Hours of Idleness-A Photographer's Journey in St. Louis

Virginia Sublime Part 2

Posted in Adventure, art, beer, family, Fuji, Hike, Jason Gray, links, Park, photography, prime lens, prime lenses, Travel, Uncategorized by Jason Gray on July 21, 2019

Virginia is a state where the Nation’s history unfolds, but it is also a place of great natural beauty and strong, local community. It is home to saltwater sunrises, cool mountain mists, and almost everything in-between.

If you read Virginia Sublime Part 1, then you already know how this survey of the State is structured, but just in case, this is a report back from my family of four’s recent trip to Virginia (and nearby). The State has essentially five distinct regions, of which I have now visited three. In the last article, I covered the Valley and Ridge Region and the Piedmont, while this post will focus on the Coastal Plain/Tidewater Region.



Hickory Canyons Natural Area


I am well aware that much of the country does not think of Missouri first when they think of “outdoor adventure”, and that’s just fine. As a state positioned dead center in the continental U.S., we enjoy an abundance of resources that result from being a point of convergence: the convergence of cultures (and the legacies of those cultures- often this is a struggle too), the convergence of the largest rivers in North America, the convergence of a once sprawling ocean and once soaring mountains, lost in time, but leaving a geological uniqueness found little elsewhere on Earth. It’s all here, and frankly, if you want to flyover it, that’s fine too; it just keeps the crowds down for those of us that choose to revel in it.


Forest Park on a Sunny Afternoon

Posted in Adventure, art, Fuji, Hike, Interlude, Jason Gray, Park, photography, prime lens, prime lenses, St. Louis by Jason Gray on March 17, 2019

Fuji X-E3 w/Rokinon 12mm f/2


A couple of months ago, after picking up my new Fuji kit, I decided to test out the system with a leisurely stroll through St. Louis’ largest, and possibly, most photogenic public park. Forest Park is so large that experiences to be had are extremely varied. You can feel almost completely removed from the city on any of its many meandering trails, or totally engulfed by the heights of cultural achievement at one of the Park’s Museums or its outdoor theaters. The Park even boasts an internationally recognized zoo that is frequently listed at the top of “best of” lists for the U.S.


St. Francois State Park


St. Francois State Park is a pleasant park with a surprising variety of landscapes to explore. On our visit, we hiked the shortish Mooner’s Hollow Trail (2.75 miles), but still found ourselves transported through Ozark fens and glades, past a gentle cascade, and even across bridge-less streams. Our son, Harper surprised himself (and us) when he slipped into a creek (!!). The cool water was a relief, however, and he was quickly all smiles.


Cliff Cave County Park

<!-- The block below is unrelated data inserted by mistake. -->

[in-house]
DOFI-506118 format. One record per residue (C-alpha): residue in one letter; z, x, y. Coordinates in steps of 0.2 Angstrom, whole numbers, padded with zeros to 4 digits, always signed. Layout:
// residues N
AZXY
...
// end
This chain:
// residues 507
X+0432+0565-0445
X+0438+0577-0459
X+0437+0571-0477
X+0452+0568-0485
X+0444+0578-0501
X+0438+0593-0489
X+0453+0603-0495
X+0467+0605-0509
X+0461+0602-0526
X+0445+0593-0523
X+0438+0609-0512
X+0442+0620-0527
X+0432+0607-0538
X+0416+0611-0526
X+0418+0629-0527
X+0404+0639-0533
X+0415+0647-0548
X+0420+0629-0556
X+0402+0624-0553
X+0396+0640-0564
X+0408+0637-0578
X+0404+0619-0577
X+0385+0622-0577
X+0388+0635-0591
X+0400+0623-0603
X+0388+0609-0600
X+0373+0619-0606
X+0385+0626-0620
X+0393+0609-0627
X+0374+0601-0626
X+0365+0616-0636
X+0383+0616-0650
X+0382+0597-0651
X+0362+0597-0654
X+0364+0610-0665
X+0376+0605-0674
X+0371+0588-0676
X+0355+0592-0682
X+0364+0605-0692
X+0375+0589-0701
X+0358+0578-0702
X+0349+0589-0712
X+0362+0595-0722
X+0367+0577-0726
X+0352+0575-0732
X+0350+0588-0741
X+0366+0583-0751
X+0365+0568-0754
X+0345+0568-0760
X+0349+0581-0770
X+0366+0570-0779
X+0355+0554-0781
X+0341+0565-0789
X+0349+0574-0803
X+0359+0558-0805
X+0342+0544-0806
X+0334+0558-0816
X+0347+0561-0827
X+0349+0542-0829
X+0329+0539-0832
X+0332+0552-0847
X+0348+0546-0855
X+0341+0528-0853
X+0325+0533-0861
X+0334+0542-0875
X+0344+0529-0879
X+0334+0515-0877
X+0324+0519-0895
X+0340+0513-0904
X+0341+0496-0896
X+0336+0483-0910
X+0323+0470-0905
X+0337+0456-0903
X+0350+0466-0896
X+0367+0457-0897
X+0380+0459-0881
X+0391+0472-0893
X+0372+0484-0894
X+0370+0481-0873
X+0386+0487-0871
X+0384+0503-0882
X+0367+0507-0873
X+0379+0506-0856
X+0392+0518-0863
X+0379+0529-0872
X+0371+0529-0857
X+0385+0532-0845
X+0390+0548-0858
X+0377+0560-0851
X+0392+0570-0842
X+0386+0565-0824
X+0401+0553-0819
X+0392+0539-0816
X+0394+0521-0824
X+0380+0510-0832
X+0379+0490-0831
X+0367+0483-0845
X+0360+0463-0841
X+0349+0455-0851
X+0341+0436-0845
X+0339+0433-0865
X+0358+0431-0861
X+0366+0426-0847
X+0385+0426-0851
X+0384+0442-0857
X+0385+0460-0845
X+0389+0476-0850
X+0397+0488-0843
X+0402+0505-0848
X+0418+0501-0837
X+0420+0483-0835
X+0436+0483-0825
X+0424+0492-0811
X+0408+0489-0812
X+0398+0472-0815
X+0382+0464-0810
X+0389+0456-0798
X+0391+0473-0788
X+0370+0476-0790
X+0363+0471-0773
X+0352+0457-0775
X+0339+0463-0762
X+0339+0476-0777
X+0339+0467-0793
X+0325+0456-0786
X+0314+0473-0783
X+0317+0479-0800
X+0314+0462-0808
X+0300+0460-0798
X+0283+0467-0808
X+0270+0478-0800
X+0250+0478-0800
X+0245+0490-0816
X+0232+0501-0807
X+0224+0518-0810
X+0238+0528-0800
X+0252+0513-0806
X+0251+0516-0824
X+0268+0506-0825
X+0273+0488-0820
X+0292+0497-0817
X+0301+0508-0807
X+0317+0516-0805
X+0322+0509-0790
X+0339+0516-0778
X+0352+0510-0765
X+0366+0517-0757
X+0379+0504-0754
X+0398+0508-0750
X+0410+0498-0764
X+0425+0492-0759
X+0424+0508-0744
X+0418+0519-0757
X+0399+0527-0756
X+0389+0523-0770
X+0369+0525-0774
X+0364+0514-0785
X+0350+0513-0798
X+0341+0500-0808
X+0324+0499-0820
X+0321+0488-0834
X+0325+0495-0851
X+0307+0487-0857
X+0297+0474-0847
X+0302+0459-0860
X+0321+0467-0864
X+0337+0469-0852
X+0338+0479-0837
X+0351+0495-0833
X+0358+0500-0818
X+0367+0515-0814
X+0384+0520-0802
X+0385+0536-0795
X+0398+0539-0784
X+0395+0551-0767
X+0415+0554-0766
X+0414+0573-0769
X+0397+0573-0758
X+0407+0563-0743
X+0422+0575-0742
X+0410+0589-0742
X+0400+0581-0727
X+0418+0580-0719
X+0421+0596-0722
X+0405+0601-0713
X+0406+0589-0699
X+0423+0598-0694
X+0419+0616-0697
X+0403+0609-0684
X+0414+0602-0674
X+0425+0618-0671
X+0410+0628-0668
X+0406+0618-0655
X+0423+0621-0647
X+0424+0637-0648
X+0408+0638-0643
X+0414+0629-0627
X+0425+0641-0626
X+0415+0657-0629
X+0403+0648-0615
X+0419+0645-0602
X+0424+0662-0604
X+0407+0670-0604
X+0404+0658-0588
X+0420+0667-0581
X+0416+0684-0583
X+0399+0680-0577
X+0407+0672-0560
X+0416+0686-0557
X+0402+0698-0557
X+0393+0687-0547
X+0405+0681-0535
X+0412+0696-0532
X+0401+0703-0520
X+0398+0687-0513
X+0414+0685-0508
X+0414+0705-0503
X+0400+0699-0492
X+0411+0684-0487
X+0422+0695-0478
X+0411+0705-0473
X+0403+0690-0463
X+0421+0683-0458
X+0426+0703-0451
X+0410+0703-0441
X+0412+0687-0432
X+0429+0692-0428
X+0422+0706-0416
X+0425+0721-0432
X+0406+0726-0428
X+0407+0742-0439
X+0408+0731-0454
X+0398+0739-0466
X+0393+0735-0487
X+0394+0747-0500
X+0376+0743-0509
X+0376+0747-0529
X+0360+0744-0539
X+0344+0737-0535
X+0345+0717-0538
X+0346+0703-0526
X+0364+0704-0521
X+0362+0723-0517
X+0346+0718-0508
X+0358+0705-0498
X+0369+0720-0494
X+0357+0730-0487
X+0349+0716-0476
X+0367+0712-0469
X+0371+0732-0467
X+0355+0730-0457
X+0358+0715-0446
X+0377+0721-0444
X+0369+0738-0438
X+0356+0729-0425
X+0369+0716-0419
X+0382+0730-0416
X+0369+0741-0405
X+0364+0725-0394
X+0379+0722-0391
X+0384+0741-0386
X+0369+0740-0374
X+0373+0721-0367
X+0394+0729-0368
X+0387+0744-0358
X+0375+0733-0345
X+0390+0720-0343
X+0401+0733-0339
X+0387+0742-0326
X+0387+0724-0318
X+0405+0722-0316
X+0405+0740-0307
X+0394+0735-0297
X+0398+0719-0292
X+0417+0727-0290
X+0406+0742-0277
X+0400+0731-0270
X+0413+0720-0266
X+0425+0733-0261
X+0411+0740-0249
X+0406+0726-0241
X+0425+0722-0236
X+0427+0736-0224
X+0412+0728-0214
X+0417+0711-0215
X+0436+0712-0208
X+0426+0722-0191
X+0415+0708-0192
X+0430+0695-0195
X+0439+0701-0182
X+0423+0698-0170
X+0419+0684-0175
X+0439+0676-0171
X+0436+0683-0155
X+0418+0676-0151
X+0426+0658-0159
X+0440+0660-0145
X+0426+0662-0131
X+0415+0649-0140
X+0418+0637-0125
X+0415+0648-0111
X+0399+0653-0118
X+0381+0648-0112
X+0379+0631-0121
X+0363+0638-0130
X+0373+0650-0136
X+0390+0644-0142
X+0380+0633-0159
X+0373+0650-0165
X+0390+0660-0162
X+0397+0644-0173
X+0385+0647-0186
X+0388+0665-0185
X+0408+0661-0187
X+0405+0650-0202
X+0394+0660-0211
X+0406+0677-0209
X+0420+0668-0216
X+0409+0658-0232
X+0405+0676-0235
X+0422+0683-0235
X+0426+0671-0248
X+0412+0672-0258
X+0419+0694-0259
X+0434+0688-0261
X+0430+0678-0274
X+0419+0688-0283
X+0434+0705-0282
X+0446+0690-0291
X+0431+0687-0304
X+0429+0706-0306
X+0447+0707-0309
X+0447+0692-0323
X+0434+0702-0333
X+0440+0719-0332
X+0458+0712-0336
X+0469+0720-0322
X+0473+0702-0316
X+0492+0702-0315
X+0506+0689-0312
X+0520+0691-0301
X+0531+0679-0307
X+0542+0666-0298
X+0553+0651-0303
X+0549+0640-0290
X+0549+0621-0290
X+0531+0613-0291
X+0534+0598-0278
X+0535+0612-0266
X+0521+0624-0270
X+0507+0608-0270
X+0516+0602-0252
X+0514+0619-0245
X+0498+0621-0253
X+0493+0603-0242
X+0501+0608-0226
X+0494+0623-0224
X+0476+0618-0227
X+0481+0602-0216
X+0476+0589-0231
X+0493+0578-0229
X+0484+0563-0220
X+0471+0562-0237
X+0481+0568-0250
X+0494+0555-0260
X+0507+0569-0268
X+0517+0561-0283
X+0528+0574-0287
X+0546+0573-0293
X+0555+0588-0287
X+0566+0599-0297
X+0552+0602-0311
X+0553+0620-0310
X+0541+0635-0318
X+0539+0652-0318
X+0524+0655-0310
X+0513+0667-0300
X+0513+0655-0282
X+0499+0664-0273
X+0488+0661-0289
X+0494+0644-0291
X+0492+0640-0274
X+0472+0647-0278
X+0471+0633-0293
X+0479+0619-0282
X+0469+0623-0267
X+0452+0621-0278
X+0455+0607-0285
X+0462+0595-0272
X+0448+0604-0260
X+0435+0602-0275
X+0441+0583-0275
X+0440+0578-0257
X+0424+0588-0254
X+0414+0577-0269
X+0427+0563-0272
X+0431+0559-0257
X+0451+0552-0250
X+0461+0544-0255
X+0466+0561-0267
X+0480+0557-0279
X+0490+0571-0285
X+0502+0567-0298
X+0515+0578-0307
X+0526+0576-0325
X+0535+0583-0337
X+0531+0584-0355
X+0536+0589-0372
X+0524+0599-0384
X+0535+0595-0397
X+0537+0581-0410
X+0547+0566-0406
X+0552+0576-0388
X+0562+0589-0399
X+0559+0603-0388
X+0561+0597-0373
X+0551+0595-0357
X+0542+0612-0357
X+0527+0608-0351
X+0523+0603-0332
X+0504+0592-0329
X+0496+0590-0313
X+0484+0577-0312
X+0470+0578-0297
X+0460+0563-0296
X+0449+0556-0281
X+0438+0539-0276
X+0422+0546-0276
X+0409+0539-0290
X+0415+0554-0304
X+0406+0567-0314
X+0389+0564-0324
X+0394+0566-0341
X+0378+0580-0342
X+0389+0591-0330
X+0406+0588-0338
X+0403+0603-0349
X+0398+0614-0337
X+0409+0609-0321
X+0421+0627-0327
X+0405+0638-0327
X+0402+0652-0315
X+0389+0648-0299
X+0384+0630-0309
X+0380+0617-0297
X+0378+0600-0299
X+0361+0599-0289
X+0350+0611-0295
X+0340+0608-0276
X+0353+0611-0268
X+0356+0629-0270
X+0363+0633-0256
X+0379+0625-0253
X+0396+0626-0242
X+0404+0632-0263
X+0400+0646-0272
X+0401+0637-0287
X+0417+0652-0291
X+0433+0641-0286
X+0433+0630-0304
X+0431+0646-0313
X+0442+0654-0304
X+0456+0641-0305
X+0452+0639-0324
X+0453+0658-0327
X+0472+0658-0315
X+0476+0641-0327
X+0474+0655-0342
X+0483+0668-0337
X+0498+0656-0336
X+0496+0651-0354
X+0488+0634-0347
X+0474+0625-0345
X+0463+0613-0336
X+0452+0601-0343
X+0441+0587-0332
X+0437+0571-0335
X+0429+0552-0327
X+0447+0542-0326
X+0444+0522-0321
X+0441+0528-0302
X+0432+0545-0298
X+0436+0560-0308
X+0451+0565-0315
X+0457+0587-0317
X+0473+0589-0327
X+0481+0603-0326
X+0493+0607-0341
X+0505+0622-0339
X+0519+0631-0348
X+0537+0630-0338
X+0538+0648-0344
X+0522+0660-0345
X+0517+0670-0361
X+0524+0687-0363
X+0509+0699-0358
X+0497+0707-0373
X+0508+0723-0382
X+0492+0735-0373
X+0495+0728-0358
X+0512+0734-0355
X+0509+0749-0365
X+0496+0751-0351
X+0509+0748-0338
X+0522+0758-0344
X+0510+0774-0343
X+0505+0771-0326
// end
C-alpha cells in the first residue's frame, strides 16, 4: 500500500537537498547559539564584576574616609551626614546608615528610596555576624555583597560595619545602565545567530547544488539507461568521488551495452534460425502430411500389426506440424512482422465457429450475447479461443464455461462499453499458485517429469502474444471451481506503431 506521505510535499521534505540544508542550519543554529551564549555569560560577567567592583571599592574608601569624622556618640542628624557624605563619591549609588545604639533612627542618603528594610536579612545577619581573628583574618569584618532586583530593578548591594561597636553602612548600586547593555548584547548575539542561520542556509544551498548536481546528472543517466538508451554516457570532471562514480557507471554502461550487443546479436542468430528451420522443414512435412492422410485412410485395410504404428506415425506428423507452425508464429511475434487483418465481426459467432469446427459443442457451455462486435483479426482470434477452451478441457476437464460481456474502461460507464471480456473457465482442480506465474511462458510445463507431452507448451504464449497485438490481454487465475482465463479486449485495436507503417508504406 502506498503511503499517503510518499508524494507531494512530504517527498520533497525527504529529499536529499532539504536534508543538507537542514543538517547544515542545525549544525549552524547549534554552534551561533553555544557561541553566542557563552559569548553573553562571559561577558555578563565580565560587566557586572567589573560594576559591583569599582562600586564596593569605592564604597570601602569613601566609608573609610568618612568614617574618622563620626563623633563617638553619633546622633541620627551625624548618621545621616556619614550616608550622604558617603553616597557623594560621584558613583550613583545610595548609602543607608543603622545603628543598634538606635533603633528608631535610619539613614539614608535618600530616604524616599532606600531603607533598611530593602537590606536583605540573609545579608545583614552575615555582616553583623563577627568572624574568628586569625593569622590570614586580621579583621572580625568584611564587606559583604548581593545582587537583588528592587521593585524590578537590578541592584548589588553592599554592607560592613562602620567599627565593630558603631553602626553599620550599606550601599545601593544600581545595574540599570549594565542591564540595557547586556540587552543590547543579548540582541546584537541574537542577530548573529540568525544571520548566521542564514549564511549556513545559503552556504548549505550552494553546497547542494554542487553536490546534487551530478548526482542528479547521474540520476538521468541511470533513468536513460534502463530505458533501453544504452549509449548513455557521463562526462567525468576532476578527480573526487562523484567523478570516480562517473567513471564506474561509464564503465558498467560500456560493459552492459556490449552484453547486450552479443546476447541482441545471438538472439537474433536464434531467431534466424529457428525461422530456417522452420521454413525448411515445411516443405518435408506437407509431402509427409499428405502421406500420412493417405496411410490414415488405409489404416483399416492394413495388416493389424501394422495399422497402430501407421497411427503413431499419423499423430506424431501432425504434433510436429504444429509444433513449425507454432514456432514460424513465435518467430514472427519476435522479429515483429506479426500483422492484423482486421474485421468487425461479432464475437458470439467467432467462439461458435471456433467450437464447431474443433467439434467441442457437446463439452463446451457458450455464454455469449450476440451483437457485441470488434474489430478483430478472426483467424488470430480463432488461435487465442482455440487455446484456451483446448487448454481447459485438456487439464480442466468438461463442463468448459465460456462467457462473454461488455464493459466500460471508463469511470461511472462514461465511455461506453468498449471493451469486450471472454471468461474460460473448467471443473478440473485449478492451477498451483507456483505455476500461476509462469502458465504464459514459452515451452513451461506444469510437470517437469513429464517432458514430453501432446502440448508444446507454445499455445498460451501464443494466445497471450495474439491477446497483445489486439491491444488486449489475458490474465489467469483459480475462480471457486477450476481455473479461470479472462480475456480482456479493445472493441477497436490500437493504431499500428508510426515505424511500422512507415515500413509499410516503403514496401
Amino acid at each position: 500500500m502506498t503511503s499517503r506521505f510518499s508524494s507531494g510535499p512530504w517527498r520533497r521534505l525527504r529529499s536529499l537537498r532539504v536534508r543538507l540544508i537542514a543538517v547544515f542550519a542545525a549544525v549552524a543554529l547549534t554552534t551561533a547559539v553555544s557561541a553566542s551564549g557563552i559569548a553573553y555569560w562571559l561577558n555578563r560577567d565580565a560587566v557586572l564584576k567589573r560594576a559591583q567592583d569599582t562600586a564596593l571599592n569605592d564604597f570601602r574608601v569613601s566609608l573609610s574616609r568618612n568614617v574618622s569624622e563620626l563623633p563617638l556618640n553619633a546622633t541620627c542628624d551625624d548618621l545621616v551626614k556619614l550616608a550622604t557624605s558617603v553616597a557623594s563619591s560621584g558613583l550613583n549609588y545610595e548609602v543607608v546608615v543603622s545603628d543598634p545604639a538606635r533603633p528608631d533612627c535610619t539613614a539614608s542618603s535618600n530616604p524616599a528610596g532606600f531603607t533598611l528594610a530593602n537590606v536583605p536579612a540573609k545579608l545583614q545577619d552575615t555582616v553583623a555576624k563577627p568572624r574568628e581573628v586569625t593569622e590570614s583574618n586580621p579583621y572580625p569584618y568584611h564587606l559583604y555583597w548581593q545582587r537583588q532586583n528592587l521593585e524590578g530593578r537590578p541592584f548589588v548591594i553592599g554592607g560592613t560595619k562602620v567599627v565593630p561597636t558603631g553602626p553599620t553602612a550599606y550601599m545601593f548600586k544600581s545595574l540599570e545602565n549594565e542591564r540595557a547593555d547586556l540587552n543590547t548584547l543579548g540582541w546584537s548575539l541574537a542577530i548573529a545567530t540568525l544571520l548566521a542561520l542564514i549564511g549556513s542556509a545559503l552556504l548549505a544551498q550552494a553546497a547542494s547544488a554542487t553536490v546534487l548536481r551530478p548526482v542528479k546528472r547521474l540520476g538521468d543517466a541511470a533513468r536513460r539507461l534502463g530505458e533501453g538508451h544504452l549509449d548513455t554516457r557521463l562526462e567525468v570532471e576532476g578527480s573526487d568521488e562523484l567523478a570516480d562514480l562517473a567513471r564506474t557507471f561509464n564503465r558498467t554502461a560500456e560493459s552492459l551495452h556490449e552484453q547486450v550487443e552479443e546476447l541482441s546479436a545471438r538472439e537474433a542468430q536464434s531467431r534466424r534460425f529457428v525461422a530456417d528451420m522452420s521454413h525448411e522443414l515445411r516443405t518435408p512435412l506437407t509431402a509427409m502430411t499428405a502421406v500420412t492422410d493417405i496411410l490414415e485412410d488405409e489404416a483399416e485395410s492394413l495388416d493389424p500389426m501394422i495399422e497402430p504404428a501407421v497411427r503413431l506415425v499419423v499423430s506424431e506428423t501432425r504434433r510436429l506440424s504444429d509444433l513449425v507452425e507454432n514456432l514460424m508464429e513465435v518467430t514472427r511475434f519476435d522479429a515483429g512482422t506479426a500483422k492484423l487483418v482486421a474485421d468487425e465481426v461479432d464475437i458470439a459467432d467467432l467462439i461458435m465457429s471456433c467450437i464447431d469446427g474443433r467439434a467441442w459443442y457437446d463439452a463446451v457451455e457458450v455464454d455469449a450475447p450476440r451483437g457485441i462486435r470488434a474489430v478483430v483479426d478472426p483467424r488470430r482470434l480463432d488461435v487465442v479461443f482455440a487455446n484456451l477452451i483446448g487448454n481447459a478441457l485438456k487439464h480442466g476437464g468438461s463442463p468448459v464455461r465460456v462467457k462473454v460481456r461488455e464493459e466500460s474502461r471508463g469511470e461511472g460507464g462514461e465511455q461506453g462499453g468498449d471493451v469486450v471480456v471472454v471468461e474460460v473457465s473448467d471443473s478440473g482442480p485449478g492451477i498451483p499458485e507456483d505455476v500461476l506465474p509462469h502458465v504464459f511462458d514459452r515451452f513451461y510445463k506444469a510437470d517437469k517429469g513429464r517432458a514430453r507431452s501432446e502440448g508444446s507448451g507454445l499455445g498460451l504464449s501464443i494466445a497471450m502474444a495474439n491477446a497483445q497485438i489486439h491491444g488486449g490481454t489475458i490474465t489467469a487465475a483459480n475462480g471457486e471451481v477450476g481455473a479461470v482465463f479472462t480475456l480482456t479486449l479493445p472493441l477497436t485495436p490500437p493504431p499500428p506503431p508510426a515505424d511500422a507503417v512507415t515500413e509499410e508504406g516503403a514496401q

In May of 2018, the new additions to Cliff Cave County Park, in Oakville, officially opened to the public, including 2 miles of trail extension, connectors and bridges to improve access, and a scenic overlook of the Mississippi River (partial view from pictured above). All of this was a project of Great Rivers Greenway, which continues to assert itself as a important steward for the outdoors in the metro area.

I couldn’t make the opening, and I had not had a chance to explore it since, so I took a sweltering June afternoon (100 degrees at midday) to do just that.


Castor River Shut-Ins Natural Area


There are some places in nature that you just luckily stumble across. Places that are in the vicinity of your regular spots, that you finally take notice of, and are amazed that you could have missed them all this time. Castor River Shut-Ins Natural Area is not one of those places. It is tucked away inside the Amidon Memorial Conservation Area, down remote gravel roads, susceptible to wash outs after a heavy rain, that dead end at your destination. From St. Louis, it is also a bit of a haul (to be more precise, it is about the exact distance away as to necessitate ten or twelve “Are we almost there?!”‘s from a growingly impatient five year old). That said, it is totally worth all the effort.


Things to do in Denver (When You’re Not Dead)

Posted in Adventure, art, black and white, family, Hike, Jason Gray, learning, nikon, Park, photography, Travel, Uncategorized by Jason Gray on February 28, 2019


Friends, here are some things (I call them ‘musts’) to do in Denver when you are not dead. I happened to fit them all into a single day, but you could definitely spread them out over a longer trip.


Glassberg Family, Phantom Forest and Bittersweet Woods Conservation Areas

Posted in Adventure, art, Backpacking, Hike, Jason Gray, nikon, Park, photography, St. Louis, Uncategorized by Jason Gray on February 24, 2019


We are fortunate to live in a State with a large number of wonderfully maintained and well apportioned State Parks (did you know that Missouri has more State Parks than Colorado?). With sites like Don Robinson State Park, Lake of the Ozarks State Park (the State’s largest at 17,000 acres), Castlewood State Park, and over 40 others, it can seem like opportunities to enjoy the outdoors are endless. However, if your intention is to really “get away”, the State Parks can be a bit crowded at times. Enter what I think are one of Missouri’s true treasures, its Conservation and Natural Areas.


St. Louis City Parks

Posted in Adventure, Hike, Jason Gray, Park, photography, St. Louis, Uncategorized by Jason Gray on February 17, 2019

Missouri State Parks

Posted in Adventure, Backpacking, family, Hike, Jason Gray, Park, photography, St. Louis, Uncategorized by Jason Gray on February 17, 2019